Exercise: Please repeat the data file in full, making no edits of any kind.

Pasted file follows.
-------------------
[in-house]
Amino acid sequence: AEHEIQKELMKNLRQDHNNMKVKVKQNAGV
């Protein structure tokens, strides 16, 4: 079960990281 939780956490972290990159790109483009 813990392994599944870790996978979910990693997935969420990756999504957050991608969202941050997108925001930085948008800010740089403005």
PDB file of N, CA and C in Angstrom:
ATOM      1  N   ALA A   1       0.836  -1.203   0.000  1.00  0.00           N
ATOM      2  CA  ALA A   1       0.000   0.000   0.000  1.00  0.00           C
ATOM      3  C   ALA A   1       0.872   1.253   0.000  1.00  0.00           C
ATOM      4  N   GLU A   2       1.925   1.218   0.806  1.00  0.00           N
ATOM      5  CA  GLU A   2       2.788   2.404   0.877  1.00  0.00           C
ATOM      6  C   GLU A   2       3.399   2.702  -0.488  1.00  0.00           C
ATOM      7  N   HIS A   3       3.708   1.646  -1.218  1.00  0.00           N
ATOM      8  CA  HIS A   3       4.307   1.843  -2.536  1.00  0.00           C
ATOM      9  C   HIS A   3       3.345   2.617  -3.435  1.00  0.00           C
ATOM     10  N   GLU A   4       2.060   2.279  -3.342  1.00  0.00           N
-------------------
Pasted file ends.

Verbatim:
[in-house]
Amino acid sequence: AEHEIQKELMKNLRQDHNNMKVKVKQNAGV
């Protein structure tokens, strides 16, 4: 079960990281 939780956490972290990159790109483009 813990392994599944870790996978979910990693997935969420990756999504957050991608969202941050997108925001930085948008800010740089403005």
PDB file of N, CA and C in Angstrom:
ATOM      1  N   ALA A   1       0.836  -1.203   0.000  1.00  0.00           N
ATOM      2  CA  ALA A   1       0.000   0.000   0.000  1.00  0.00           C
ATOM      3  C   ALA A   1       0.872   1.253   0.000  1.00  0.00           C
ATOM      4  N   GLU A   2       1.925   1.218   0.806  1.00  0.00           N
ATOM      5  CA  GLU A   2       2.788   2.404   0.877  1.00  0.00           C
ATOM      6  C   GLU A   2       3.399   2.702  -0.488  1.00  0.00           C
ATOM      7  N   HIS A   3       3.708   1.646  -1.218  1.00  0.00           N
ATOM      8  CA  HIS A   3       4.307   1.843  -2.536  1.00  0.00           C
ATOM      9  C   HIS A   3       3.345   2.617  -3.435  1.00  0.00           C
ATOM     10  N   GLU A   4       2.060   2.279  -3.342  1.00  0.00           N